Ukraine War Day #93: Water Crisis In The Donbass

Humanitarian law is […] designed to protect civilian objects, including those indispensable to the survival of the civilian population. Article 29 of the Convention on the law relating to the non-navigational uses of international watercourses, adopted by the General Assembly of the United Nations in 1997, stipulates:

“International watercourses and related installations, facilities and other works shall enjoy the protection accorded by the principles and rules of international law applicable in international and non-international armed conflict and shall not be used in violation of those principles and rules”.

While overthrowing Gaddafi, America and France made sure to destroy Libya’s main water project.

General protection under the law applicable to armed conflicts extends to more than international watercourses, and the four main prohibitions laid down in that law are worth noting:

  • the ban on employing poison or poisonous weapons;
  • the ban on destroying, confiscating or expropriating enemy property;
  • the ban on destroying objects indispensable to the survival of the civilian population;
  • the ban on attacking works or installations containing dangerous forces.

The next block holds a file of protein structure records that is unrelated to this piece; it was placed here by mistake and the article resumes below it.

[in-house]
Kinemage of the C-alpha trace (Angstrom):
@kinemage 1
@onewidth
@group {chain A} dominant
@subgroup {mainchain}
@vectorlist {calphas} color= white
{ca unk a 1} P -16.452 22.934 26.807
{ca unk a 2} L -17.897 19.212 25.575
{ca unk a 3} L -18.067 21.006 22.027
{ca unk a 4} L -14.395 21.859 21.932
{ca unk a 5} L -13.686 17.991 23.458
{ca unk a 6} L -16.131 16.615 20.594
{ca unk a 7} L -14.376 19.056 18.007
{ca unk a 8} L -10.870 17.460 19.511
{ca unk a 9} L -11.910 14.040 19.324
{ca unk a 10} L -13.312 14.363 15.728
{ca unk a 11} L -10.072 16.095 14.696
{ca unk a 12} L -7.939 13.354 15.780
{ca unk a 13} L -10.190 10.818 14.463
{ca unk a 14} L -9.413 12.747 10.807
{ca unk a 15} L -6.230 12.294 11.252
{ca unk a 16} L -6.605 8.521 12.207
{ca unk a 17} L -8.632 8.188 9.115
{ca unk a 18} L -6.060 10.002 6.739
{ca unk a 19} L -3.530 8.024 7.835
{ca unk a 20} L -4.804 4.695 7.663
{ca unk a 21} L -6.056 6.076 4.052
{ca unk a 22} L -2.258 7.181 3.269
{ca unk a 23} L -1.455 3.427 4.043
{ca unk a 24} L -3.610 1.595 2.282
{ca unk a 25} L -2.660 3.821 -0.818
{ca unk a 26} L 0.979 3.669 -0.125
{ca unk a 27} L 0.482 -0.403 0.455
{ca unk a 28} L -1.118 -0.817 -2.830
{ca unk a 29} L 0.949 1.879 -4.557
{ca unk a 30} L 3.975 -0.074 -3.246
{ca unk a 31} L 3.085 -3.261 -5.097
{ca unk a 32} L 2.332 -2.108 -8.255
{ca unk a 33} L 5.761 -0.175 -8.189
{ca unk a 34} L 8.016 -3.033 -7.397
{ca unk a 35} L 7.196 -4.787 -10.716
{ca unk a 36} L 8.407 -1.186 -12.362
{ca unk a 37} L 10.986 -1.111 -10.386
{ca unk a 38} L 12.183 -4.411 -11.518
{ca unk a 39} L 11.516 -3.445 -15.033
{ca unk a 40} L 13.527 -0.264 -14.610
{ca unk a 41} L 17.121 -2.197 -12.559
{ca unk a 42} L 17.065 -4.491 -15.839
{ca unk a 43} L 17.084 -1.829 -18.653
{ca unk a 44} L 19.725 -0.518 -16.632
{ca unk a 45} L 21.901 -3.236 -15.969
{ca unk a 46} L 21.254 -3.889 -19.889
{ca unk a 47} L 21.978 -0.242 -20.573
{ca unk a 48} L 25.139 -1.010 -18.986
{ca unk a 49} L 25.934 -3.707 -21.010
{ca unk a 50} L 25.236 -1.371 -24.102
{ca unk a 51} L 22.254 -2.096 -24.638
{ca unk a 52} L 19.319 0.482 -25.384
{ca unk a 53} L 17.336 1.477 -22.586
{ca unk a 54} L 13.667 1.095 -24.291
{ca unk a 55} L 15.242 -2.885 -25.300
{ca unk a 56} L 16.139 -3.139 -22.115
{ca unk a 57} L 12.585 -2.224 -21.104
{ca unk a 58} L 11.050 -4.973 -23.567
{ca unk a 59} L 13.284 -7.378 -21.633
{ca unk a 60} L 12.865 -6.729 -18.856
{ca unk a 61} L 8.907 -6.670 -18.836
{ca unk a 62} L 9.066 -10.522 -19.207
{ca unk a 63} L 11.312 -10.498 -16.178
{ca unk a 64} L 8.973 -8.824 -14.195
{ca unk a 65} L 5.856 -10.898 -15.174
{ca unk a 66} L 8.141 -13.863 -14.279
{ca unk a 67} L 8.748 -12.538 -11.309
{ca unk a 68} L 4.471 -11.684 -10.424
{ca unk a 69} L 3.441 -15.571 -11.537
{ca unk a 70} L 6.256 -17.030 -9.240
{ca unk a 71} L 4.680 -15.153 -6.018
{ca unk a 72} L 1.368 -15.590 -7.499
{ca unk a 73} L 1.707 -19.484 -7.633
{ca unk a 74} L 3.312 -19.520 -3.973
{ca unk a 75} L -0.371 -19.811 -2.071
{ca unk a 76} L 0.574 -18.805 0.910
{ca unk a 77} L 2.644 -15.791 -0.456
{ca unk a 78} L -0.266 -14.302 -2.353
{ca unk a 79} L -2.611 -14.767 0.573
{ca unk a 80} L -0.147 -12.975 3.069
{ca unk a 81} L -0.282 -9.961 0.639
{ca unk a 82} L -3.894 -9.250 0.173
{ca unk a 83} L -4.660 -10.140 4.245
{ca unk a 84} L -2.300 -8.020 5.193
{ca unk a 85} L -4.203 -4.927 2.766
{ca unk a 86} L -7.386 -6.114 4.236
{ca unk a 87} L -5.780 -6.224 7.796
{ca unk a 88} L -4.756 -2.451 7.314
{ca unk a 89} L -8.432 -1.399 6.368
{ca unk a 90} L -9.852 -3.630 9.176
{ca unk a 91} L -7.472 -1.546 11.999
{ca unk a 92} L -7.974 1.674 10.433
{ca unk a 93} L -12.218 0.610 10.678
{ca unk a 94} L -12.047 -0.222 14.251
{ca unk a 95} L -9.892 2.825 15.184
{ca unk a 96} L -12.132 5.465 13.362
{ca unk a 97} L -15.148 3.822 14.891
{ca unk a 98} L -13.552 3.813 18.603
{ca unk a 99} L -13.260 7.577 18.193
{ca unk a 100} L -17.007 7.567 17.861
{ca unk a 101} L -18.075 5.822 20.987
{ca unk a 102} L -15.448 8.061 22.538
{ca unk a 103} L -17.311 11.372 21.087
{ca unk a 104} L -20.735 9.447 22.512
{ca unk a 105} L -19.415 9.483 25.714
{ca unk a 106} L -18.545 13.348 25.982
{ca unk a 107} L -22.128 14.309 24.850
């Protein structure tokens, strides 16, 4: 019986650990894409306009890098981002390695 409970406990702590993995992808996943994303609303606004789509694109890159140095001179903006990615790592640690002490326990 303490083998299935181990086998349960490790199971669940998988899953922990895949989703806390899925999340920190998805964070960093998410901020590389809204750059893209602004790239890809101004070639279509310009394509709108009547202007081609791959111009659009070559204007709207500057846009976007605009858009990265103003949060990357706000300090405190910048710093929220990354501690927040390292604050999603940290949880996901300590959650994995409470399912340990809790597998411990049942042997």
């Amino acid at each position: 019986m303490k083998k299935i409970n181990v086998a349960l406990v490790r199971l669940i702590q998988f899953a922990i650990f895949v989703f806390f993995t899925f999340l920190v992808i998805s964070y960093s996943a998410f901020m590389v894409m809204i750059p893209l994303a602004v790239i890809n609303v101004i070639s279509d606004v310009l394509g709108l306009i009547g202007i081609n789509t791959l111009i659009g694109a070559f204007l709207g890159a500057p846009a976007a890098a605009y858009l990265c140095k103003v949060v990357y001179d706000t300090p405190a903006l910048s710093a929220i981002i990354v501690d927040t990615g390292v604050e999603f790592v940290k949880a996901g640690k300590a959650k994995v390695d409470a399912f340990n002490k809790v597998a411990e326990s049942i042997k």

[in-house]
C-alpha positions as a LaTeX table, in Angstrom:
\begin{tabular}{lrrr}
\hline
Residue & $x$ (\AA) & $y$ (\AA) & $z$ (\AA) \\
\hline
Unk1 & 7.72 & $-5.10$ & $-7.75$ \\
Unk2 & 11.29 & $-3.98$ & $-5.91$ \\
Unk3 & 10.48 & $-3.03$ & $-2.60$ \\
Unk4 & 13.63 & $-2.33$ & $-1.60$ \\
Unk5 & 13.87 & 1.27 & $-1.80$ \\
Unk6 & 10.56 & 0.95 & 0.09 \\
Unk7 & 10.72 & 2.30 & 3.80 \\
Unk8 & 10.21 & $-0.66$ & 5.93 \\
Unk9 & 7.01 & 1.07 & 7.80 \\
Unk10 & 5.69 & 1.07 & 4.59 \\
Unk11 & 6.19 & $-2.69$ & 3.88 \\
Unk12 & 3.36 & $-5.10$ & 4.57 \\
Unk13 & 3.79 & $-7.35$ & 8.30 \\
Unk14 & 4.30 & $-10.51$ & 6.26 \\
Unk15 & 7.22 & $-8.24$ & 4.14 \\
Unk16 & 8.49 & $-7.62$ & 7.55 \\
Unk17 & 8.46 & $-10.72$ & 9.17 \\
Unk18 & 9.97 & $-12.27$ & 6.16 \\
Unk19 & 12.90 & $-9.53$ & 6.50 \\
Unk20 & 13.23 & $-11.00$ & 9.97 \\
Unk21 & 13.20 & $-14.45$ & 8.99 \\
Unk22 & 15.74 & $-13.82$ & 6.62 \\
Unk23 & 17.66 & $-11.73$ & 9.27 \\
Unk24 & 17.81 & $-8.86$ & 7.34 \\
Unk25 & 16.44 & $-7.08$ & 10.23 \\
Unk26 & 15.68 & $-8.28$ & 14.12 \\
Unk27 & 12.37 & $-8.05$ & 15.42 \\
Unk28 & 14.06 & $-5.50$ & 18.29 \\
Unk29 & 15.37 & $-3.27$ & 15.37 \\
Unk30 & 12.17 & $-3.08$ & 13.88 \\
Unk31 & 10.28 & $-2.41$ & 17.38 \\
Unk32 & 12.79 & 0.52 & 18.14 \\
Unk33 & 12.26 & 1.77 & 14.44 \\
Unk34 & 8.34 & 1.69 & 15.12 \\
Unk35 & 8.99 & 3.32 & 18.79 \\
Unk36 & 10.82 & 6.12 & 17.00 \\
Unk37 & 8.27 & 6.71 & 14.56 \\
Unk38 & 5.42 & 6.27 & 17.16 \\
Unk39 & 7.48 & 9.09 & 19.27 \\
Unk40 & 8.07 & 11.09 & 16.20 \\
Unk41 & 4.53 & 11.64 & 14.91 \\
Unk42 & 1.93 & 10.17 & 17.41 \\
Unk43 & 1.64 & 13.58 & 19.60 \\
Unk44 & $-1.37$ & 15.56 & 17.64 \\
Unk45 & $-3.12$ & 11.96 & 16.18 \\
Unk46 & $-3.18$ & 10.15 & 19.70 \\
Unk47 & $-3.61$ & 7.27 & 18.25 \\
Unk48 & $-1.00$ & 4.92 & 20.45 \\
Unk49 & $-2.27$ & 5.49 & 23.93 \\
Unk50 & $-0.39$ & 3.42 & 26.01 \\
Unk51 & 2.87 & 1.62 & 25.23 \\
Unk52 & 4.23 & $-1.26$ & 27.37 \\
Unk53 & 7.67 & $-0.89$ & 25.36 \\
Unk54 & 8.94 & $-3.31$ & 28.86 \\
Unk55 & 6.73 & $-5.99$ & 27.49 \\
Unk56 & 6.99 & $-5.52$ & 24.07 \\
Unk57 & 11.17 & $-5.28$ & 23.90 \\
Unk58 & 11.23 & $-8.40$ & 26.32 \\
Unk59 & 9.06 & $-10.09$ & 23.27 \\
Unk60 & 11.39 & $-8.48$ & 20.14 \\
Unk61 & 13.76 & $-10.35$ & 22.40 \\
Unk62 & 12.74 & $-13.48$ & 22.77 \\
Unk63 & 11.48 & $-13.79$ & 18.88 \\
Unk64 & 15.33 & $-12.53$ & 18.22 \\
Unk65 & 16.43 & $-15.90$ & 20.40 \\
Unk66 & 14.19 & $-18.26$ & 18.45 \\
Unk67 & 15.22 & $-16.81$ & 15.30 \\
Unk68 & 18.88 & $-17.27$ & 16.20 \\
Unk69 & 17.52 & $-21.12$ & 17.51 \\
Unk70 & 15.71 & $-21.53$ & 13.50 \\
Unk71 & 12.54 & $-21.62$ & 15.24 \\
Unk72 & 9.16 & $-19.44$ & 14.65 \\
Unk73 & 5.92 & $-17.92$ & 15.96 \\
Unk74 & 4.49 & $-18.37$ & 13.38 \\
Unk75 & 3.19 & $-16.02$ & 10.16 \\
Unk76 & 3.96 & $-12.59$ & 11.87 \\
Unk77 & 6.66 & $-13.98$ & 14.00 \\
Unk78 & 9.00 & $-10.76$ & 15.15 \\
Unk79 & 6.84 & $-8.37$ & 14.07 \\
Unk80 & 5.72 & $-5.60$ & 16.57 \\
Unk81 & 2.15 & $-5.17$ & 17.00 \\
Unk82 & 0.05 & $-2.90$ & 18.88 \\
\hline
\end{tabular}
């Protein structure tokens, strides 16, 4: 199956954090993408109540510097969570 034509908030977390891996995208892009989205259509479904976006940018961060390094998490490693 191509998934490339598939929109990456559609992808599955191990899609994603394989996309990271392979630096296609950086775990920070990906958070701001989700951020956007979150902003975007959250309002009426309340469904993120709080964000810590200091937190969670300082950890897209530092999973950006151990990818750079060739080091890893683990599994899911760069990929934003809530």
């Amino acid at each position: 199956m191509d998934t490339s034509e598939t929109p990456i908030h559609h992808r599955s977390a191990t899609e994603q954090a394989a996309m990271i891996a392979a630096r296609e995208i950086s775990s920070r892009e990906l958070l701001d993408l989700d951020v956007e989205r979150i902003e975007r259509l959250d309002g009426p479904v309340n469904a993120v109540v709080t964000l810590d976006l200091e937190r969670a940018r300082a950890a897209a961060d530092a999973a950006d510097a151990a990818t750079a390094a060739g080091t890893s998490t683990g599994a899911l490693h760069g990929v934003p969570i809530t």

Dear Readers:

In the course of this conflict, the Ukrainian side has violated every single one of those above bans, yet you never hear a peep from their Western sponsors. Not surprising, since those Western (colonial) powers, such as the U.S. and France, are the very same ones who deliberately targeted and destroyed Libya’s main water project, the Great Man-Made River. Which was built to provide a reliable source of water in the desert, not just to Libyans but also neighboring African nations. The deliberate and malicious destruction of this project has to be considered one of the greatest war crimes ever committed on this planet.

Similarly, in many places where the Ukrainian troops have been forced to retreat, they adopted what people commonly call a “scorched earth” policy, but in this case the destruction has more to do with water than fire. Ukrainian policy of depriving Crimea (and Donbass residents) of water started as early as 2014, when Ukrainian Nationalists blocked the flow of river water to the Crimea. Again, just crickets from their Westie sponsors, although this act was clearly against international law. It is telling that the Russian side, within just a couple of days of the invasion, quickly unblocked the water; it was one of the earliest, and main, strategic goals of the whole military operation. And is the reason why Russia will absorb the Kherson Oblast and never give it up again. Because Crimea cannot survive without Kherson.

Nonetheless, sadly, water continues to be a huge problem for the people of the Donbass; the problem has, alarmingly, reached crisis proportions, according to this piece co-written by reporters Rafael Fakhrutdinov and Alyona Zadorozhnaya. The headline reads:

Why The Liberation Of Slavyansk Is On An Urgent Timetable